KABUL: Afghan President Ashraf Ghani urged thousands of prominent citizens gathered in Kabul on Friday to decide whether to release about 400 Taliban prisoners, including many involved in attacks that killed scores of Afghans and foreigners.
The prisoners’ fate is a crucial hurdle in launching peace talks between the two warring sides, which have committed to completing a prisoner exchange before the talks can start.
The Afghan government has released almost 5,000 Taliban inmates, but authorities have balked at freeing the final prisoners demanded by the Taliban.
Ghani stressed that peace talks could begin in days if the prisoners were freed, while adding that he would “strongly endorse and support any decision”.
“The Taliban said if these 400 are released, then within three days direct talks will start,” Ghani said as he opened the three-day loya jirga — a traditional Afghan meeting of tribal elders and other stakeholders sometimes held to decide on controversial issues.
Taliban question legal basis of the assembly
“If they are not freed, not only would they continue the war but they would intensify it. But it was not possible to release them without consulting the nation.”
US Secretary of State Mike Pompeo pushed for the release of the detainees, while recognising the decision would be “unpopular”.
“But this difficult action will lead to an important result long sought by Afghans and Afghanistan’s friends: reduction of violence and direct talks resulting in a peace agreement and an end to the war,” he said in a statement.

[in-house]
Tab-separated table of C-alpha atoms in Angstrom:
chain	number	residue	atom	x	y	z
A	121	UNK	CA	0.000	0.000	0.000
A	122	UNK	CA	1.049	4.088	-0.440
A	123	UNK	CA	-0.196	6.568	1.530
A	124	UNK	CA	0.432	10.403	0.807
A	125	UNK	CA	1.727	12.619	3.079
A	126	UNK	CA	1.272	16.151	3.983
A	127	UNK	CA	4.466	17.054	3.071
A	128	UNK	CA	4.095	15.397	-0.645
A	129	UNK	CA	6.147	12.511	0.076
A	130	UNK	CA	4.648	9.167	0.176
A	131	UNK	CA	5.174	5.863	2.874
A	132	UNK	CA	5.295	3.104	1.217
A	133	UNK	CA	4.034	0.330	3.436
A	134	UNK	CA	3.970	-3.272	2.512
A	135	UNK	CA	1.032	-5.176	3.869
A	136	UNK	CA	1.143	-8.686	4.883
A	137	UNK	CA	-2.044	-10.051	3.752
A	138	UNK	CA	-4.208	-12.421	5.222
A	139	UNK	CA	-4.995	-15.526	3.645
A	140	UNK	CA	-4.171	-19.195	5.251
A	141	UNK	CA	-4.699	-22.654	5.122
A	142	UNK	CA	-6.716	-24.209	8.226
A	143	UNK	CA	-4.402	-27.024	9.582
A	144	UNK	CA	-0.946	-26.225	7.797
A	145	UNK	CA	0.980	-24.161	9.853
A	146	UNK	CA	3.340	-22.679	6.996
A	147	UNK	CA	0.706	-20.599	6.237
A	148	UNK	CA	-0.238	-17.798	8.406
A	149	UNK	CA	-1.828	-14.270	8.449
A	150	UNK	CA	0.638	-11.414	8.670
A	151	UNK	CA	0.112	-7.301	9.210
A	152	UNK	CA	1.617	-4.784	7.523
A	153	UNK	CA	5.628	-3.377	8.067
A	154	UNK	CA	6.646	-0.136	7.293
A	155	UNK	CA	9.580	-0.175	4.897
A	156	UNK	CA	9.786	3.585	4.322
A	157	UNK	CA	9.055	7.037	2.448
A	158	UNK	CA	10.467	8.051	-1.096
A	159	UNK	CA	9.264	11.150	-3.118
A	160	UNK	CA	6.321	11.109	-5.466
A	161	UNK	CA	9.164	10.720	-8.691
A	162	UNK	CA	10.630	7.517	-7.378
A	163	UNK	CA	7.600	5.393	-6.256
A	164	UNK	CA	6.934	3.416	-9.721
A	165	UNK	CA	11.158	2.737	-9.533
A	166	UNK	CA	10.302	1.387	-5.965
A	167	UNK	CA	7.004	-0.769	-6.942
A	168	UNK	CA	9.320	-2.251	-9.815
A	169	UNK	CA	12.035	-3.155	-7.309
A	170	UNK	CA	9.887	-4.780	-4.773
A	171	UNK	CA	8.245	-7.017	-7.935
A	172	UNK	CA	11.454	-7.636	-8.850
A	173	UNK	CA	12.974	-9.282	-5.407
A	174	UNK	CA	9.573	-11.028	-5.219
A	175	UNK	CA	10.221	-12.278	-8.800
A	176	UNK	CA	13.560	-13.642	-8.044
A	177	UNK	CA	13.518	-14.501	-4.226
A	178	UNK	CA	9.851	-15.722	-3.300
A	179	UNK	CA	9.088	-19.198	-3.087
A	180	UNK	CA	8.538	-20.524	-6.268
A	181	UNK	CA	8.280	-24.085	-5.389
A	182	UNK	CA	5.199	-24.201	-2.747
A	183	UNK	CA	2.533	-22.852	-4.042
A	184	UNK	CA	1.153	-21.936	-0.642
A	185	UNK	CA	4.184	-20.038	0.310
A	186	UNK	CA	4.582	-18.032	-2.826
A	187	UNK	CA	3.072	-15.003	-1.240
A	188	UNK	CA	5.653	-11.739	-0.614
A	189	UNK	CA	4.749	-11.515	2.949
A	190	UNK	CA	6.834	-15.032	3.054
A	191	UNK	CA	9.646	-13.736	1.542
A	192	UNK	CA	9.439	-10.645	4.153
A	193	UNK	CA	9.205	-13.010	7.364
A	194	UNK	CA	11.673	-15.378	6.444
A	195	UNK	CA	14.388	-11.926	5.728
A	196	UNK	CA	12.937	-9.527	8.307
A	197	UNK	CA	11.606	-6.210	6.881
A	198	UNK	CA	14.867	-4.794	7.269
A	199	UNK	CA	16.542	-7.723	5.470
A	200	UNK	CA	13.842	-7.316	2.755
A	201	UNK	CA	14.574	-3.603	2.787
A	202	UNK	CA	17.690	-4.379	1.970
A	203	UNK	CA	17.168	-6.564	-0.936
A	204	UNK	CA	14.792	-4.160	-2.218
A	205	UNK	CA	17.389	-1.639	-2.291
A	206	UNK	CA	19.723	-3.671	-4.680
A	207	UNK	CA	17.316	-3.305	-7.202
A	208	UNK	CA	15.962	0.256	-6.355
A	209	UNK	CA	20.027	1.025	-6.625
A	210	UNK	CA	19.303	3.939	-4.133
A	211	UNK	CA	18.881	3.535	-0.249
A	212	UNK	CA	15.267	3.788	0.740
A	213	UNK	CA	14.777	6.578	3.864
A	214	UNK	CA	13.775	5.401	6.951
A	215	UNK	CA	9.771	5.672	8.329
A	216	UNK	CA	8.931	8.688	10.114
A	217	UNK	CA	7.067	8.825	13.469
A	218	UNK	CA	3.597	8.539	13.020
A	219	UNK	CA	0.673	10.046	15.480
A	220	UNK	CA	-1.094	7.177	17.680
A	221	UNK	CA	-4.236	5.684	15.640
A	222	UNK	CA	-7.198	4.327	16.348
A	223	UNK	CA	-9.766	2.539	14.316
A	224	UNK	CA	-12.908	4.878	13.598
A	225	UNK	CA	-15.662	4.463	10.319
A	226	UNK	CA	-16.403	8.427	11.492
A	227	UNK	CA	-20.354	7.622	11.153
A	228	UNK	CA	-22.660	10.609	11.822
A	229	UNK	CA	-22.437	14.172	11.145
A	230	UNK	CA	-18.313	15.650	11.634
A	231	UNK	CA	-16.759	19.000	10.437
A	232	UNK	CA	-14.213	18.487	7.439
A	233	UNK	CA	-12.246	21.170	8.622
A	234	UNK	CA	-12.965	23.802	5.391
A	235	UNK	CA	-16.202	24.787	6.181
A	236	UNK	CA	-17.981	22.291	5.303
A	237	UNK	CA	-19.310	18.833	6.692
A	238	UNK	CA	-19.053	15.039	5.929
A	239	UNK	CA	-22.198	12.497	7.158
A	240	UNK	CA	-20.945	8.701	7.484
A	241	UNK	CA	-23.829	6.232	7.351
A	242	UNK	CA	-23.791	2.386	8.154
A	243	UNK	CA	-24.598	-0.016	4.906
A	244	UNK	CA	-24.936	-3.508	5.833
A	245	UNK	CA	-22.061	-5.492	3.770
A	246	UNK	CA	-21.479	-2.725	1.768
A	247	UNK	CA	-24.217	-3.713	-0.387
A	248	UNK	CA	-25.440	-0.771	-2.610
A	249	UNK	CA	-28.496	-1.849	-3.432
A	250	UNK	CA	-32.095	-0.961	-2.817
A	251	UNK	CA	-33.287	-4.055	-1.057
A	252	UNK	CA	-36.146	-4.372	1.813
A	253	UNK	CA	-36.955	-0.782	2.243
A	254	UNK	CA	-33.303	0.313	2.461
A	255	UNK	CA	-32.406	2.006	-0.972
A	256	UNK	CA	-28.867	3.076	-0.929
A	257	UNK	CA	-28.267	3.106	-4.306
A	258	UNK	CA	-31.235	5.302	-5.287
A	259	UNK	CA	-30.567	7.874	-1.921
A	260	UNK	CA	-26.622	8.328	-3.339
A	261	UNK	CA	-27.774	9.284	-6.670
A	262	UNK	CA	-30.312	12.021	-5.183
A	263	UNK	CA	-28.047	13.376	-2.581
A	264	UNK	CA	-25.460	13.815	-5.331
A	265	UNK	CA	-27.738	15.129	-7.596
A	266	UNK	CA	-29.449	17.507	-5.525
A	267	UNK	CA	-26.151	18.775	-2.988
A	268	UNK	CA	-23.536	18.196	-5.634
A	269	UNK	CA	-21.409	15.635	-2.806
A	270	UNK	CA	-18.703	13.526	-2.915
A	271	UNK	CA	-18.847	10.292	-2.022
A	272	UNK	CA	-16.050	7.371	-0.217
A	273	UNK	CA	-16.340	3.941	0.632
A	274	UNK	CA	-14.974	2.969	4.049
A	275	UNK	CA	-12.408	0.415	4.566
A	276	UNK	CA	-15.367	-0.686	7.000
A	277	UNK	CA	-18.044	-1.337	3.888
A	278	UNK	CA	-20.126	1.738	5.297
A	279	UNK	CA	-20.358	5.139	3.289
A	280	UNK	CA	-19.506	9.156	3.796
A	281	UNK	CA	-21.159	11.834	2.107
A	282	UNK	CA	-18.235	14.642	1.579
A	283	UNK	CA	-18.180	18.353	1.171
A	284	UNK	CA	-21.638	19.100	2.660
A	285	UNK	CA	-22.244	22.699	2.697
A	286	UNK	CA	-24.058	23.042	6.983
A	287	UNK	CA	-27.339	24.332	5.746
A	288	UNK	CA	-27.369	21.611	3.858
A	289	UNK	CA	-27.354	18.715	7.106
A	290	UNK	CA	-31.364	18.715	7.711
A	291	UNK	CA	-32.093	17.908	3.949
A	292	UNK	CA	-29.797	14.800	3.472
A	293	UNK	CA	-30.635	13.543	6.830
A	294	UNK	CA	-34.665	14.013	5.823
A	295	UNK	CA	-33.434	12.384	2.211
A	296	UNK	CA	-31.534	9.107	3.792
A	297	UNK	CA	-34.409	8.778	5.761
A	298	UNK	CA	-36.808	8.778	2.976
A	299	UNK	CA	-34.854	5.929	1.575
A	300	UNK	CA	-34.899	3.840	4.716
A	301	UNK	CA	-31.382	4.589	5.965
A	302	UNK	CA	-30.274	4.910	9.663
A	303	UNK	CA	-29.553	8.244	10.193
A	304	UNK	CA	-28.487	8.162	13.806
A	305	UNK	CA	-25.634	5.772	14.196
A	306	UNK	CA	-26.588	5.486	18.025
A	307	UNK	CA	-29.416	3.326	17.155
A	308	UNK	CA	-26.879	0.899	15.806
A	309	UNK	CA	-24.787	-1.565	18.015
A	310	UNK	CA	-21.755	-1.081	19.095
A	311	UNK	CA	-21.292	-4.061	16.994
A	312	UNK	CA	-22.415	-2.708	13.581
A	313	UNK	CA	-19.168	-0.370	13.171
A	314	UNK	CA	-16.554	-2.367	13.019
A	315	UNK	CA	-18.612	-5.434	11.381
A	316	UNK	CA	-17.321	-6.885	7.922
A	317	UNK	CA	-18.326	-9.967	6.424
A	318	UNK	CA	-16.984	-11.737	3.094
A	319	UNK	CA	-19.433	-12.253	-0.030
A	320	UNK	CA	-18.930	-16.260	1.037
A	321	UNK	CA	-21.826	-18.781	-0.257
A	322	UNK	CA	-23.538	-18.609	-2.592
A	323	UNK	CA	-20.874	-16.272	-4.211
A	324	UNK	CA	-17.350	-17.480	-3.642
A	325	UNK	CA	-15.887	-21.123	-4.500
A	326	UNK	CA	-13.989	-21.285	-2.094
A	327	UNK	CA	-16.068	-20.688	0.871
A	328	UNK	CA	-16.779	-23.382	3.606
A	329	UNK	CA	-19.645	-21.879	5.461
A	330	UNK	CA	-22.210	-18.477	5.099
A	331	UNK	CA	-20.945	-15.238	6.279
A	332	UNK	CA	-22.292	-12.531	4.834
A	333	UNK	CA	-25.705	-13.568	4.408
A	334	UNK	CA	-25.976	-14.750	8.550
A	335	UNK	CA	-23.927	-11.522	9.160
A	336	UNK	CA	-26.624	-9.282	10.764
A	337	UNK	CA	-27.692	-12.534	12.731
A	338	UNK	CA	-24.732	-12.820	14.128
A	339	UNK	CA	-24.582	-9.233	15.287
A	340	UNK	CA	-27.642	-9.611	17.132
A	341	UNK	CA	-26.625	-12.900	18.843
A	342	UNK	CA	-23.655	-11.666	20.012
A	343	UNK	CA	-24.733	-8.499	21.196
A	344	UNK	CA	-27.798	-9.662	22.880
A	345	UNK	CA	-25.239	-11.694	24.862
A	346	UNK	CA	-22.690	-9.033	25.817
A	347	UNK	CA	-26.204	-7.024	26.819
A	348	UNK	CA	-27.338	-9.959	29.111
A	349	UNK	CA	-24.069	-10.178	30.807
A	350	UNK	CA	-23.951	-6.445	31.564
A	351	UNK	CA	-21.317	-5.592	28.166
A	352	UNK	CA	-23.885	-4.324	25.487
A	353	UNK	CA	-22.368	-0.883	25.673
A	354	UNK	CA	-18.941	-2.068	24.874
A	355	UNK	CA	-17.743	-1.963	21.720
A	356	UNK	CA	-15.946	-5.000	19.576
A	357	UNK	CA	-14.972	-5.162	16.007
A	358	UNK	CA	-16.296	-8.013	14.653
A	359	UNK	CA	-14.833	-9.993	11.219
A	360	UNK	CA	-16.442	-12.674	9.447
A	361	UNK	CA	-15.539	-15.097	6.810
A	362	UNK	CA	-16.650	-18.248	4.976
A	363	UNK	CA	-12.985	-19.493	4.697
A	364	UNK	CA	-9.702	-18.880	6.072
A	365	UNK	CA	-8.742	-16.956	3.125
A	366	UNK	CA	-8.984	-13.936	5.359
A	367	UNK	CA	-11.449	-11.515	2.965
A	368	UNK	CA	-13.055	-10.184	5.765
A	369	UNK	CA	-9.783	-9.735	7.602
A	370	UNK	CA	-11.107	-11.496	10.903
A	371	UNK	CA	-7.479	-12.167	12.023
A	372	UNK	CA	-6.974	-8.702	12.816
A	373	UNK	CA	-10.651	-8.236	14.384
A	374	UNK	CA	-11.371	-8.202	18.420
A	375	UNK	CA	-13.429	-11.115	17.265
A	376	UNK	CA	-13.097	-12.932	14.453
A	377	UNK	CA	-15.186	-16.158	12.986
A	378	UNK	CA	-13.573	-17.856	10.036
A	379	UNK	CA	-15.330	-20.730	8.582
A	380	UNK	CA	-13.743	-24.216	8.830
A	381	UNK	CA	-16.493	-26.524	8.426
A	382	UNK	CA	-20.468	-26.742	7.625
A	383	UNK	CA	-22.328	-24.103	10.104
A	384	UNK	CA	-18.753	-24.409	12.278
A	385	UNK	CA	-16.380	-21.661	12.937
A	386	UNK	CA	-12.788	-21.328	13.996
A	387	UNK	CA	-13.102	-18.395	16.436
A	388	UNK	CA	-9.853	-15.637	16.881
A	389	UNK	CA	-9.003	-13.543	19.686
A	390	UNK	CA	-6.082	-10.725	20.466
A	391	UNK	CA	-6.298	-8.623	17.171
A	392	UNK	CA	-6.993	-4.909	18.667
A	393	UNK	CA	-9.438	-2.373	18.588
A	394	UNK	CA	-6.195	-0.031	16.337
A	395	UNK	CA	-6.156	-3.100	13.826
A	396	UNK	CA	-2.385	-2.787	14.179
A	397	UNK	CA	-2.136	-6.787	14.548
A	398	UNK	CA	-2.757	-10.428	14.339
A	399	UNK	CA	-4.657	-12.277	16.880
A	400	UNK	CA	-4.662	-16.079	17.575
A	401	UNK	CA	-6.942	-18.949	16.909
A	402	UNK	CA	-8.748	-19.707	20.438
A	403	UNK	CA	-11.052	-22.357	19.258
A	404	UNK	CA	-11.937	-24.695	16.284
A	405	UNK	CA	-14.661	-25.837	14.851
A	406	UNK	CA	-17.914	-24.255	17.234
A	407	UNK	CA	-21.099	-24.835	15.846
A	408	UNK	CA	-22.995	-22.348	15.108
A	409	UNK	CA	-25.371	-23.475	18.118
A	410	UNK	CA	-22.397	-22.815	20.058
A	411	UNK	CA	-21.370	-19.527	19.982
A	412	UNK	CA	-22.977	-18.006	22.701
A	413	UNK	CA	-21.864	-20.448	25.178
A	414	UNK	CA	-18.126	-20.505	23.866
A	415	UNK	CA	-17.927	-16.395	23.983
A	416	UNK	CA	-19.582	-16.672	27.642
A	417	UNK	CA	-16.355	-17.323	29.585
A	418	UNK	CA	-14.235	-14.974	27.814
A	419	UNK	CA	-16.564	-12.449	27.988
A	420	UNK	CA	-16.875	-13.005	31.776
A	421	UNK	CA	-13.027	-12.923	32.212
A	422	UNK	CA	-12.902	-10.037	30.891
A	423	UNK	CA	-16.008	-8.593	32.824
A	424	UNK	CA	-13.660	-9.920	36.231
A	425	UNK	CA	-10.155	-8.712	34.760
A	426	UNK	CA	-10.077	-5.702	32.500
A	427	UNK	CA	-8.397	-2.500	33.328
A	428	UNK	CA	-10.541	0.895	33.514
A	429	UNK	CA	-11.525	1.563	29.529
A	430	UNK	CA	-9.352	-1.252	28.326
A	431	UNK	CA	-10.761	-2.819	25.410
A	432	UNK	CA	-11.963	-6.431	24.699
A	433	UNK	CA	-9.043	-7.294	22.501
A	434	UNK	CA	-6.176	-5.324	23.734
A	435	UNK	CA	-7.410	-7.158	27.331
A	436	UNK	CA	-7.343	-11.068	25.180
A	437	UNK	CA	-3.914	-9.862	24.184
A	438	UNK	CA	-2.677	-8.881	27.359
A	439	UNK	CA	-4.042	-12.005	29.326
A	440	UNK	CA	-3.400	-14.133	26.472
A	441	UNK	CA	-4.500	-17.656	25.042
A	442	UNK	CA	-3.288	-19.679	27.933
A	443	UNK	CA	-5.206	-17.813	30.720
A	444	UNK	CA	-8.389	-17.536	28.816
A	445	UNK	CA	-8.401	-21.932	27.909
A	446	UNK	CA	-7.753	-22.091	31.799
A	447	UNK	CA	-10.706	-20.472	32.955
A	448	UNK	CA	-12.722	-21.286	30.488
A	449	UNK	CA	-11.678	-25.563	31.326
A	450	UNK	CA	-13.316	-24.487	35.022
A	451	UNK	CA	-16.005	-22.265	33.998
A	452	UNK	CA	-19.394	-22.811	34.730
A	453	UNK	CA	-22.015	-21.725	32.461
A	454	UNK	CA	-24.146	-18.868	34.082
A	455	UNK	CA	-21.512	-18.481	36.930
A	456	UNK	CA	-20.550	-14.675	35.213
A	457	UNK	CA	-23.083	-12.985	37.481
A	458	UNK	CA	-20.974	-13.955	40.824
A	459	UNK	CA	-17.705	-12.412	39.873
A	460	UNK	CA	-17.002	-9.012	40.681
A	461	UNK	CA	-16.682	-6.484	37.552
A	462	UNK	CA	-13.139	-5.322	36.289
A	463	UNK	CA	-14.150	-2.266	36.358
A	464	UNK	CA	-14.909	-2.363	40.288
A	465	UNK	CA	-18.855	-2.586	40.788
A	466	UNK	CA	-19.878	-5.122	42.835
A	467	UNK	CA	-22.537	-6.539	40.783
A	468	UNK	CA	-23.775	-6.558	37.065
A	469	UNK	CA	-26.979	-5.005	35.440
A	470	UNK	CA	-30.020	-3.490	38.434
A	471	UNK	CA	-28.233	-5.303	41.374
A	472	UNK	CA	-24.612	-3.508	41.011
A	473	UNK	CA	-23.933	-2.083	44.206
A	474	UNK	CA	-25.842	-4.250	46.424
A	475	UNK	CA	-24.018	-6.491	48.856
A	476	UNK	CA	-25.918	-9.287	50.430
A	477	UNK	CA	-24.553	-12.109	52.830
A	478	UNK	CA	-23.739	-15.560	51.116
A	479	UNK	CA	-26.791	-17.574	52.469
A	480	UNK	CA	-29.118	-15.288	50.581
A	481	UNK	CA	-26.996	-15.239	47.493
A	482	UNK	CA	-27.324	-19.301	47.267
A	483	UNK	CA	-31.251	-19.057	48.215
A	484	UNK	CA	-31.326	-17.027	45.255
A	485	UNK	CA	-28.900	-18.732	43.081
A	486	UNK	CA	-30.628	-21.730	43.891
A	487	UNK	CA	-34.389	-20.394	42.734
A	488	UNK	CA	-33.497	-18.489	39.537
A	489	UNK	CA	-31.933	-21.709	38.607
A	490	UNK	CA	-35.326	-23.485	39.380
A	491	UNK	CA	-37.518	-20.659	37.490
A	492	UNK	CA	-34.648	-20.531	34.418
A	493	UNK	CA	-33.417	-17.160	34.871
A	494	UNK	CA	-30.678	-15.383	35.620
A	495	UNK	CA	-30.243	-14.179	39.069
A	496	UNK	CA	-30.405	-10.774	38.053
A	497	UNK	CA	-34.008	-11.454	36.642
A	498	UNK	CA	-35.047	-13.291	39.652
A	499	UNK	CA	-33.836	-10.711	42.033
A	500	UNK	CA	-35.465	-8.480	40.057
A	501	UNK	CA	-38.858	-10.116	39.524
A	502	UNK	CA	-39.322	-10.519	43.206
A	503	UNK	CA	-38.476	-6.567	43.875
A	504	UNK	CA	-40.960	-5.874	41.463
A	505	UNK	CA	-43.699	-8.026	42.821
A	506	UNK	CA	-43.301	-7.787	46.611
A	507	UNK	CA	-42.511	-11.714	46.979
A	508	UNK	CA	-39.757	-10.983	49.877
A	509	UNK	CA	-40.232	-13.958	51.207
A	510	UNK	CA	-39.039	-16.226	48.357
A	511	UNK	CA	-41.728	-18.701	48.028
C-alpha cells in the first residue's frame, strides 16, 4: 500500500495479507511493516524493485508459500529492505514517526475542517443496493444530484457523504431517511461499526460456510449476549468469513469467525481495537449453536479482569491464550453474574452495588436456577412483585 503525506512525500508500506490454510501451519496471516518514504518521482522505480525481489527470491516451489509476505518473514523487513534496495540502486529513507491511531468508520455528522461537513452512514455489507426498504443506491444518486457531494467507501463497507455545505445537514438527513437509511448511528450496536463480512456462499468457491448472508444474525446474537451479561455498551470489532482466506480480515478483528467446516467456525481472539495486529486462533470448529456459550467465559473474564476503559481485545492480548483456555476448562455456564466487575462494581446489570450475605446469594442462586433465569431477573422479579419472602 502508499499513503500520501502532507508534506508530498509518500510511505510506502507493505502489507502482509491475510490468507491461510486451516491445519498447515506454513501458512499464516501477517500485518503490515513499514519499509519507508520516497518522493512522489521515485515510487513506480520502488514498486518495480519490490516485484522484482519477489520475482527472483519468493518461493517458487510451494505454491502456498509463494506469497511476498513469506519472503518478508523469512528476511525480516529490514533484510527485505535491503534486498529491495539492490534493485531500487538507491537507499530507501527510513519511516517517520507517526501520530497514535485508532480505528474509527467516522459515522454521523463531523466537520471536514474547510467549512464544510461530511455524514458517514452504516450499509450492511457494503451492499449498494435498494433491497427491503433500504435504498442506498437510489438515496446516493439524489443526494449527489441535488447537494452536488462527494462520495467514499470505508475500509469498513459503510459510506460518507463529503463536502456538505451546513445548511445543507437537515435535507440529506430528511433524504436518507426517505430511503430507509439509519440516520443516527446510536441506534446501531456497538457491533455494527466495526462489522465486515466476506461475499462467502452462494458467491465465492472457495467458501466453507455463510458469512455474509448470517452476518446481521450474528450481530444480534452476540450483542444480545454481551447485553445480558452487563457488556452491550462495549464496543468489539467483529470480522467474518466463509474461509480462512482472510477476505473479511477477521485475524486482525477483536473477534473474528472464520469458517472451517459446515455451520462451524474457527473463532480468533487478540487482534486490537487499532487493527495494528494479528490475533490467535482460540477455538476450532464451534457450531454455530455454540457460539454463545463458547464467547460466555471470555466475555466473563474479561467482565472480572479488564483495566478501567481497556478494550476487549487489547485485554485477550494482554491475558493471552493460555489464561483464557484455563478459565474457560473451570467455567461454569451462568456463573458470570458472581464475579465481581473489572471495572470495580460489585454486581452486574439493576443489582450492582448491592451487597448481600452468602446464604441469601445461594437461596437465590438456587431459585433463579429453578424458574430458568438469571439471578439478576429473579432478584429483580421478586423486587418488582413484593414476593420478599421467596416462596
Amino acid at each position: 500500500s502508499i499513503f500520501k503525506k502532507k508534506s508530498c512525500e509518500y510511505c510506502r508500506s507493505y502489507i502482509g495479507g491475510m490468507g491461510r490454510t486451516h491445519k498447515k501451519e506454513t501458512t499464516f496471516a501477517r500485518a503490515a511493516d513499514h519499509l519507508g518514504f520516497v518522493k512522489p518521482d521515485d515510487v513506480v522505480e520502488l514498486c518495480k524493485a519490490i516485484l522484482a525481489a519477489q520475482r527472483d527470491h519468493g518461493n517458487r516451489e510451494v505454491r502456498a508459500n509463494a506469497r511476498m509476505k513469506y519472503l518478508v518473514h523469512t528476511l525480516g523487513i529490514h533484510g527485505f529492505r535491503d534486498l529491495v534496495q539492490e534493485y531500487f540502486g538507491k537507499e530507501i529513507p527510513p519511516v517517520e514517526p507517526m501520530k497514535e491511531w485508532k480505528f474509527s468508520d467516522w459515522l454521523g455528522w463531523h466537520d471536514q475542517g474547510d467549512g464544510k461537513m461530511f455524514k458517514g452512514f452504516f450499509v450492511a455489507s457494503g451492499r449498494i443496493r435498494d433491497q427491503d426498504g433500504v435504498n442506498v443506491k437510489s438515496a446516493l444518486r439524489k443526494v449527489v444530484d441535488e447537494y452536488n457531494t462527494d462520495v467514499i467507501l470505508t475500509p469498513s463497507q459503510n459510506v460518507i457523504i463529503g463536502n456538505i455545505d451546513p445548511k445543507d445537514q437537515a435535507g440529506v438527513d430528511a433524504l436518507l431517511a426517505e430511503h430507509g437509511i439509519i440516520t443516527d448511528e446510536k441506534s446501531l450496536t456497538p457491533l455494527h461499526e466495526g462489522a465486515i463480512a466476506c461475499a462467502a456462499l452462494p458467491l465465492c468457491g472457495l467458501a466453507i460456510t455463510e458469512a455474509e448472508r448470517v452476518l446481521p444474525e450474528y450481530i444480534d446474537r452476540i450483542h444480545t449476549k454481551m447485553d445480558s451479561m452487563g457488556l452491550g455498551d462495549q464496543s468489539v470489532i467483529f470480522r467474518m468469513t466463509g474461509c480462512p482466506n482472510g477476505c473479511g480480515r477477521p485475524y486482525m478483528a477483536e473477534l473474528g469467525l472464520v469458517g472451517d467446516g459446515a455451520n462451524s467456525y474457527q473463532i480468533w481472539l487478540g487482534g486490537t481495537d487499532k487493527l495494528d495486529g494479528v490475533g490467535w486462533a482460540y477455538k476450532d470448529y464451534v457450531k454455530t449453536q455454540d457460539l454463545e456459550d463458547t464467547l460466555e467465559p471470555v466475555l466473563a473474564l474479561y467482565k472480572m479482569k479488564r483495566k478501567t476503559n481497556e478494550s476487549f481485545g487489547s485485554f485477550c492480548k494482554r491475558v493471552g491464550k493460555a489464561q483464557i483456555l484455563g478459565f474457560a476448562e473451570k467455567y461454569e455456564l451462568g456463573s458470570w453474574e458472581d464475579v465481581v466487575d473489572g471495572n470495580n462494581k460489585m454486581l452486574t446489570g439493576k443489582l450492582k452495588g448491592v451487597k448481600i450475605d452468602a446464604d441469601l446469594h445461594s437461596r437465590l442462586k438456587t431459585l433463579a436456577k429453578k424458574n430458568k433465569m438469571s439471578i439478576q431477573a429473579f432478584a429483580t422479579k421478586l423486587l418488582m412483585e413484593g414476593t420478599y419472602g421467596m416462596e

Lawmaker Belquis Roshan, a prominent women’s rights activist attending the gathering, protested against the release of the prisoners.
As Ghani spoke, she stood in the hall and unfurled a banner that read: “Redeeming Taliban is national treason.”
According to an official list of the Taliban prisoners, many of the inmates are accused of serious offences, with more than 150 of them on death row.
The list also includes a group of 44 insurgents of particular concern to the United States and other countries for their role in “high-profile” attacks.
They include five insurgents linked to the 2018 attack on the Intercontinental Hotel in Kabul that killed 40 people, including 14 foreigners.
A Taliban militant involved in the massive May 2017 truck bombing near the German embassy in Kabul is also on the list, which includes a former Afghan army officer who killed five French troops and wounded 13 in 2012 in an insider attack.
“There are definitely some prisoners that people don’t want released, mostly because they are guilty of having killed coalition troops and nationals,” a Western official familiar with the case said on condition of anonymity.
About 3,200 dignitaries are participating in the three-day assembly, Masoom Stanekzai, the head of the organising committee, said.
Abdullah Abdullah, who will lead peace talks with the Taliban, told the loya jirga that the decision was a “matter of life and death for people of Afghanistan”, while also pledging to respect their recommendation which is not legally binding.
The Taliban, who have fulfilled their side of the prisoner swap, dismissed the jirga, saying it had no legal base.
“Seventy per cent of the country is controlled by the Islamic Emirate (of Taliban). How can this jirga represent all Afghans?” Taliban spokesman Suhail Shaheen asked.
According to the prisoner list, the Taliban are also demanding the release of an insurgent involved in a 2018 attack against British security firm G4S as well as several militants involved in the killing of US soldiers.
Two militants involved in a suicide attack targeting a Nato convoy in Kabul in 2015 that killed 12 people, including three Americans, were also among the 400.
Published in Dawn, August 8th, 2020